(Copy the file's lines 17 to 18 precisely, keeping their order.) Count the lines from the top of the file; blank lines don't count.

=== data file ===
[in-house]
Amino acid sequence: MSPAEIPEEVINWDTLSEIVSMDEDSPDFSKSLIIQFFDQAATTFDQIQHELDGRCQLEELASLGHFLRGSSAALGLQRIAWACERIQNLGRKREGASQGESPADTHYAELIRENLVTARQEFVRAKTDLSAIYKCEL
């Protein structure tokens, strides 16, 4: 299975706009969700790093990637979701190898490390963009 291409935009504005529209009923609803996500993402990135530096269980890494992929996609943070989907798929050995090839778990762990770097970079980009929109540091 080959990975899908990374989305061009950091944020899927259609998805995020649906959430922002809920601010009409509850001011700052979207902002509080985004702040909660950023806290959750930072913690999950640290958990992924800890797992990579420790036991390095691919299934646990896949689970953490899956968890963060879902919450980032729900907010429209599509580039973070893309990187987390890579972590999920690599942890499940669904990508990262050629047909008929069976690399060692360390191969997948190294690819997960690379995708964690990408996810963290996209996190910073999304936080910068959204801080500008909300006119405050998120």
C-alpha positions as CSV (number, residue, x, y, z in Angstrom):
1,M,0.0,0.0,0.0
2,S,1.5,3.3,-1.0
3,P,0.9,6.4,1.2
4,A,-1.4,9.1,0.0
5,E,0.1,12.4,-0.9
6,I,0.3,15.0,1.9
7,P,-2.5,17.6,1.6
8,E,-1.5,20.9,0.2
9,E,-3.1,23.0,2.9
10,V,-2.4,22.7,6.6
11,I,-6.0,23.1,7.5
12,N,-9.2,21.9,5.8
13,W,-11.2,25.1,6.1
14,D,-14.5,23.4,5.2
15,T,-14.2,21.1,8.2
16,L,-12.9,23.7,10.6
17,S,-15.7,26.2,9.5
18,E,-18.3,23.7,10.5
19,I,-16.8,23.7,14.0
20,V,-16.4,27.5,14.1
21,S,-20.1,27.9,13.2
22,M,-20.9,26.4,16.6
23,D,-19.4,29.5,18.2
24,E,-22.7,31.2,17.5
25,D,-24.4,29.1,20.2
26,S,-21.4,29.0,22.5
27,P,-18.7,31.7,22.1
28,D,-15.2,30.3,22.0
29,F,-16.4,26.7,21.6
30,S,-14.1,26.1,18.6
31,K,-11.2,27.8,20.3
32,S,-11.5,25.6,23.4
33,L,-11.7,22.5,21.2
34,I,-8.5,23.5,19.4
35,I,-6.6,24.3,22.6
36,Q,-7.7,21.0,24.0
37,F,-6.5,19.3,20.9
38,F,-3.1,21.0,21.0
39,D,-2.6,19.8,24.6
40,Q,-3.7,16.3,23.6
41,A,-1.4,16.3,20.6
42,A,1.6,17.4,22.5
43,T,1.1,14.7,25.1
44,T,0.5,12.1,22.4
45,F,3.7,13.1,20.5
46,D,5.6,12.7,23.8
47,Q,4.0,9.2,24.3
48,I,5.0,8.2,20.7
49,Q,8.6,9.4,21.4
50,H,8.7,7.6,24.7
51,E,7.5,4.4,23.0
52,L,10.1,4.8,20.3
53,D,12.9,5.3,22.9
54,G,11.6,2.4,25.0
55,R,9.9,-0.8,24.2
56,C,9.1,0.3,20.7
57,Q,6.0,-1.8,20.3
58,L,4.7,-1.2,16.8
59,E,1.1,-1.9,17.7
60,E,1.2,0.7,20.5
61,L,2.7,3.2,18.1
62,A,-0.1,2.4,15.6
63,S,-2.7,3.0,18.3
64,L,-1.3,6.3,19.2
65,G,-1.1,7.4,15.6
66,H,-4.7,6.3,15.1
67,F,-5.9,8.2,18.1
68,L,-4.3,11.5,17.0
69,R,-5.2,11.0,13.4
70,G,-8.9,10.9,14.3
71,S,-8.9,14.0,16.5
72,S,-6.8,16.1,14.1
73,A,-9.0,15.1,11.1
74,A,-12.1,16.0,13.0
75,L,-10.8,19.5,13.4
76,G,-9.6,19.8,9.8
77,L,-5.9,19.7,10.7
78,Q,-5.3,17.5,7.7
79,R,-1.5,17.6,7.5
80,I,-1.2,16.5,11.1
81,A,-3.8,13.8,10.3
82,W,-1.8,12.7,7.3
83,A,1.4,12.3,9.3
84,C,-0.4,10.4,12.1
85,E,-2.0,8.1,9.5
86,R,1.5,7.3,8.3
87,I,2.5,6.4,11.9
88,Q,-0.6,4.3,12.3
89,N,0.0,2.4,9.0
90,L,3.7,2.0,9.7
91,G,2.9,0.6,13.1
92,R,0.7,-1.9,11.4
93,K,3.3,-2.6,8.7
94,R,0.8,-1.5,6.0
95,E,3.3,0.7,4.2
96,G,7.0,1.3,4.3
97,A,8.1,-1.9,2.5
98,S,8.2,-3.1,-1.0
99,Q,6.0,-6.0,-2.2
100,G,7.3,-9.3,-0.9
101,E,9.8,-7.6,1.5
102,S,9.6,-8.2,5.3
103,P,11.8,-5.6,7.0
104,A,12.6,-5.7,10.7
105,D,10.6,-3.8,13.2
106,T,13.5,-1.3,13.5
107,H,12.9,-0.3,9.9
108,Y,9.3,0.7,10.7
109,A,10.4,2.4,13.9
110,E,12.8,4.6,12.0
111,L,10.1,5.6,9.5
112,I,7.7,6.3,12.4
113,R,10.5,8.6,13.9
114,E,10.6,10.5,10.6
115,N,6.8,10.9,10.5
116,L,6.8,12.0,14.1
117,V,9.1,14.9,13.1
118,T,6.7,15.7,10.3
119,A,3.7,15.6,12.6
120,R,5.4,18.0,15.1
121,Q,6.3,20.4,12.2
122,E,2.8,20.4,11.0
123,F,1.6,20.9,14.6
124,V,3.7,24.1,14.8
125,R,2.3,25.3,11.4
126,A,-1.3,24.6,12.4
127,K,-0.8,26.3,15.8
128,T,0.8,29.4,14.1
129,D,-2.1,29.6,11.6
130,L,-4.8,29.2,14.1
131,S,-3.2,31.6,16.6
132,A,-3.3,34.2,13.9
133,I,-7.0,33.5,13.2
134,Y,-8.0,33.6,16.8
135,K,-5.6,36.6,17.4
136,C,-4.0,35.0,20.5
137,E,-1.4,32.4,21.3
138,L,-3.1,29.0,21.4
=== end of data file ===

13,W,-11.2,25.1,6.1
14,D,-14.5,23.4,5.2